No haircuts during shloshim: once you died
I called the shop to say postpone my trim.
I don't know the rules on manicures, but
it felt right to leave my nails unkempt.
This winter I came down after you fell
and called the beauty shop for both of us.
You said sure, but when time came to go
just getting yourself dressed had wearied you.
You rallied, pushed your walker to the door
turned down the visor mirror and then frowned
"How can I go to the beauty shop like this?"
I tried to turn it then into a joke:
we go when we don't yet feel beautiful?
When we arrived at Holly's, the bombshell:
the pedicure chairs were up a flight of stairs.
You hadn't gone up stairs in years. You made it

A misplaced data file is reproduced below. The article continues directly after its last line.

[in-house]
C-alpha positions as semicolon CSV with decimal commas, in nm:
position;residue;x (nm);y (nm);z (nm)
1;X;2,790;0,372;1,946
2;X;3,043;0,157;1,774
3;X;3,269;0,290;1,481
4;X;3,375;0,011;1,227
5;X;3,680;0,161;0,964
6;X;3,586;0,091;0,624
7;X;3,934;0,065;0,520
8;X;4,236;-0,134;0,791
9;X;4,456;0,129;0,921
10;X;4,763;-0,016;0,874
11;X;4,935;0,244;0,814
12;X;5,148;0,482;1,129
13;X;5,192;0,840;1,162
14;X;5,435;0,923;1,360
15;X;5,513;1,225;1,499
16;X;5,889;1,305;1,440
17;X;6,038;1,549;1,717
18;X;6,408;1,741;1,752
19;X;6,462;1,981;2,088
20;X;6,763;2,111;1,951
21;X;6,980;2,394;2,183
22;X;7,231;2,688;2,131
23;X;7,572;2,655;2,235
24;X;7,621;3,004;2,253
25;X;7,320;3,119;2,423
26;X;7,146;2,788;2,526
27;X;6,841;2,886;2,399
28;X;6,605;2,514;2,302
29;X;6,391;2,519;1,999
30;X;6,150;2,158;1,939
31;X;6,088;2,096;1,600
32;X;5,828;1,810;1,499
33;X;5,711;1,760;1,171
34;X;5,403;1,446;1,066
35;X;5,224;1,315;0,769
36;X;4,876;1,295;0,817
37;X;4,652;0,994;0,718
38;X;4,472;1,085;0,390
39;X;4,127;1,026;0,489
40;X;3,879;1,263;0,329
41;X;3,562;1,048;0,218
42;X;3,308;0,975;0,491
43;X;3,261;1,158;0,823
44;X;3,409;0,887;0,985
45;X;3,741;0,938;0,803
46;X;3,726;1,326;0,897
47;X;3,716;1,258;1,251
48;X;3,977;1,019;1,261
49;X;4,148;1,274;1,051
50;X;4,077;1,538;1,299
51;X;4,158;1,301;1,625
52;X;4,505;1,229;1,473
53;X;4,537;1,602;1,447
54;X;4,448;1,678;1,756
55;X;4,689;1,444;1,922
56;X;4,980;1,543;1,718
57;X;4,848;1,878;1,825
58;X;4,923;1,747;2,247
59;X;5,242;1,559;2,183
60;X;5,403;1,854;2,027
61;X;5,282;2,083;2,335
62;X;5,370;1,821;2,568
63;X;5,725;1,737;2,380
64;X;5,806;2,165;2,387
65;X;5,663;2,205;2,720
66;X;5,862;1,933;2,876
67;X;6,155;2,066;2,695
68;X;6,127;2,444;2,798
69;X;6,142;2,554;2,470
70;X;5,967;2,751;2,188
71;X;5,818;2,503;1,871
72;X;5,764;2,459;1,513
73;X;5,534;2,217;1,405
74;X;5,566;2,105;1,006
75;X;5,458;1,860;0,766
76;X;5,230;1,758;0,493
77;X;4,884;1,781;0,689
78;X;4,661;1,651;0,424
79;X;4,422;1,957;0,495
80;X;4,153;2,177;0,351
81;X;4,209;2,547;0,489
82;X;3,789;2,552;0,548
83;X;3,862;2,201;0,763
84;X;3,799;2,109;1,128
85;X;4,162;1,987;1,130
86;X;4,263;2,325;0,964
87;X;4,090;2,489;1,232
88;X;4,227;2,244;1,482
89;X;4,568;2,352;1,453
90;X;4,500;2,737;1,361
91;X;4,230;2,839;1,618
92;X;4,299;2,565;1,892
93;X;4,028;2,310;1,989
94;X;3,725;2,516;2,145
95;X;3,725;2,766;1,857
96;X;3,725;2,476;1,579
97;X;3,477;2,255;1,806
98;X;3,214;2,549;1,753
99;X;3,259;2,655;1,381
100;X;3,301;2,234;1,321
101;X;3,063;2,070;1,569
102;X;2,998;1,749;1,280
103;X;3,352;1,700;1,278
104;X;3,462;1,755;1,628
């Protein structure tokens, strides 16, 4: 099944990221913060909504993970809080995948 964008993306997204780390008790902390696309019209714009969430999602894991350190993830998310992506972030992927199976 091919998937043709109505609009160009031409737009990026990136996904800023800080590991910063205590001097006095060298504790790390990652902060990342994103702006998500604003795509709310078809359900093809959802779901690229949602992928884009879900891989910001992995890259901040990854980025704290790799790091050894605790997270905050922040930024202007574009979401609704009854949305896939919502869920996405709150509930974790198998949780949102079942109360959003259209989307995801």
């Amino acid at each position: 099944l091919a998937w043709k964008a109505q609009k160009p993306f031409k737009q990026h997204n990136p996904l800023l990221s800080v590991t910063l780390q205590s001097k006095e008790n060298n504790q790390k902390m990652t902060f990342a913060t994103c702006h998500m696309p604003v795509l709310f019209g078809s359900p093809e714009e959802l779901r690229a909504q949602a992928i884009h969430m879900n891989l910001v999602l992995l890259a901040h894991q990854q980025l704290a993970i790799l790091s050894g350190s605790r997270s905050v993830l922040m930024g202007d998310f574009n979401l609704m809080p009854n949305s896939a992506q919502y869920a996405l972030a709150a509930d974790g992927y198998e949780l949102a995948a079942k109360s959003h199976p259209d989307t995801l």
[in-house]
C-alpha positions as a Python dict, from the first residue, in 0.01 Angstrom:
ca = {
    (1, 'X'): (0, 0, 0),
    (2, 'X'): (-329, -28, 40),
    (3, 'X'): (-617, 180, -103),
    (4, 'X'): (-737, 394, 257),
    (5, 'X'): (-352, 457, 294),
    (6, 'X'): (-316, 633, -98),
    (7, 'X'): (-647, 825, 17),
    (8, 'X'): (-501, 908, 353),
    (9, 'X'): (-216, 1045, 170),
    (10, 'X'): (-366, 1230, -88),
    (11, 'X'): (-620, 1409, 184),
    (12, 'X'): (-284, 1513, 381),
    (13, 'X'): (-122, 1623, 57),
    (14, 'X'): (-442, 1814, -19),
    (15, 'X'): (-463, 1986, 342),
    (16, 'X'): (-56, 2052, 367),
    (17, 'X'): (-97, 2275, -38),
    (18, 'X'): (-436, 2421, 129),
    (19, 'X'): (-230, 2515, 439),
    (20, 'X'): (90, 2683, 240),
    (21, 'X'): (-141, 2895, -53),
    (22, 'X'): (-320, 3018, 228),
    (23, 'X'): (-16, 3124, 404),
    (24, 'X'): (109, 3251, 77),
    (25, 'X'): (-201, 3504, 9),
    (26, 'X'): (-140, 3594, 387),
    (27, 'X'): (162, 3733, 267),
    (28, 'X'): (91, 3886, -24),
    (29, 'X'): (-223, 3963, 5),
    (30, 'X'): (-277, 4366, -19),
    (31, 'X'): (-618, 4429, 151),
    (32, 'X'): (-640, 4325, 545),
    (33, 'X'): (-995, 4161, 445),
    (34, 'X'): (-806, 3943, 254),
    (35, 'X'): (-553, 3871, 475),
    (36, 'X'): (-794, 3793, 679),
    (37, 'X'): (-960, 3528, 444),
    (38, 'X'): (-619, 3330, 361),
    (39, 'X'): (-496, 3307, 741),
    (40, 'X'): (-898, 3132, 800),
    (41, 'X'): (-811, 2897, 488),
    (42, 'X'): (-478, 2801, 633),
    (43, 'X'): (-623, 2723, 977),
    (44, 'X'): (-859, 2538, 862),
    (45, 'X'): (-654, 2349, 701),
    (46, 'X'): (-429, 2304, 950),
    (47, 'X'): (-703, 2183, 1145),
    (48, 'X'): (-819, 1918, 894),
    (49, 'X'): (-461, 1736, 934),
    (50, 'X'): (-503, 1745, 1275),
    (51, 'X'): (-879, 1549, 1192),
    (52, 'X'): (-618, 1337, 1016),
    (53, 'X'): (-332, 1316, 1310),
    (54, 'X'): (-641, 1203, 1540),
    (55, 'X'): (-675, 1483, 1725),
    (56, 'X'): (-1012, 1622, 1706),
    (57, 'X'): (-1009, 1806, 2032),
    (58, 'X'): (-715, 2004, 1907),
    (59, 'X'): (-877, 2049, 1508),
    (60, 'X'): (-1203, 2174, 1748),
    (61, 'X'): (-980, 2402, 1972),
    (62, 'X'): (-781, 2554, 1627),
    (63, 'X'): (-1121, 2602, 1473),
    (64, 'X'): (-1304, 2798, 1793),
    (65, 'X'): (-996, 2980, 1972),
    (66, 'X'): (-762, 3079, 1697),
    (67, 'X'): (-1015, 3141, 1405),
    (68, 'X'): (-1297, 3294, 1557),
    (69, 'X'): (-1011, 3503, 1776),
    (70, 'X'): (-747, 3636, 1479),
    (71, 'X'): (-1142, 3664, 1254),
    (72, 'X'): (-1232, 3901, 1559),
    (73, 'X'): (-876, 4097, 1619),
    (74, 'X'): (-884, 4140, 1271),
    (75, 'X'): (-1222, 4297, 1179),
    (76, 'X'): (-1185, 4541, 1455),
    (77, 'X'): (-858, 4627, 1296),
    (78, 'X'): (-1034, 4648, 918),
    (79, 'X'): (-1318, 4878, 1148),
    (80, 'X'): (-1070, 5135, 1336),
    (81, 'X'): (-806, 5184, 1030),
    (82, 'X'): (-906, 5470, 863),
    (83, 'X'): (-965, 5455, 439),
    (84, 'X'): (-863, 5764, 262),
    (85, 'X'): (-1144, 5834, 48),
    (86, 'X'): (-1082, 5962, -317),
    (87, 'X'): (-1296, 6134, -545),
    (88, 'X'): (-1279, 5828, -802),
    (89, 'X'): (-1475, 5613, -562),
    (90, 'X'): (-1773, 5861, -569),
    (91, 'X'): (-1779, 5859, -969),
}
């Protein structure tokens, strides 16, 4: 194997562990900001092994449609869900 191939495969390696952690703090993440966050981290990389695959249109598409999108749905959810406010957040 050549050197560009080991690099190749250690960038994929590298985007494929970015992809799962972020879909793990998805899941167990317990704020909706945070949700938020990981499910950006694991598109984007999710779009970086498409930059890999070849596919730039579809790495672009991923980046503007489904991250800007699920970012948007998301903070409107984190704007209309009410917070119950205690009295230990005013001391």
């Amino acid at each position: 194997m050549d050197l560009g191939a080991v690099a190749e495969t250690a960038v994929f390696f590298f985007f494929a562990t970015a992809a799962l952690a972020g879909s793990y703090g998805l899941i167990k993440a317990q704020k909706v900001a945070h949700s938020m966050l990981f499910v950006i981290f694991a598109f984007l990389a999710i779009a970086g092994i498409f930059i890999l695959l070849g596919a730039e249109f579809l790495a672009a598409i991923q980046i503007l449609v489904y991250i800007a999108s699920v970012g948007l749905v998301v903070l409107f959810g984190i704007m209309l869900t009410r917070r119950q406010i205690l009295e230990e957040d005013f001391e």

step by awful step and then collapsed
into a chair and closed your eyes. Your calves
were bruised, your tiny ankles swollen tight.
They were so gentle when they washed your feet
I thought despite myself of taharah,
the way we wash the bodies of the dead...
Before you died I got a goodbye manicure
but now my nails are chipped, my cuticles
as ragged as my heart. Soon I'll let
my stylist bring repair, rejoin the world
still feeling strange without you there to see
my nails that look like yours again at last.
shloshim - literally "thirty," the first 30 days of mourning
taharah - literally "purification," the holy work of washing, blessing, and dressing the bodies of those who have died (see Facing Impermanence, 2005)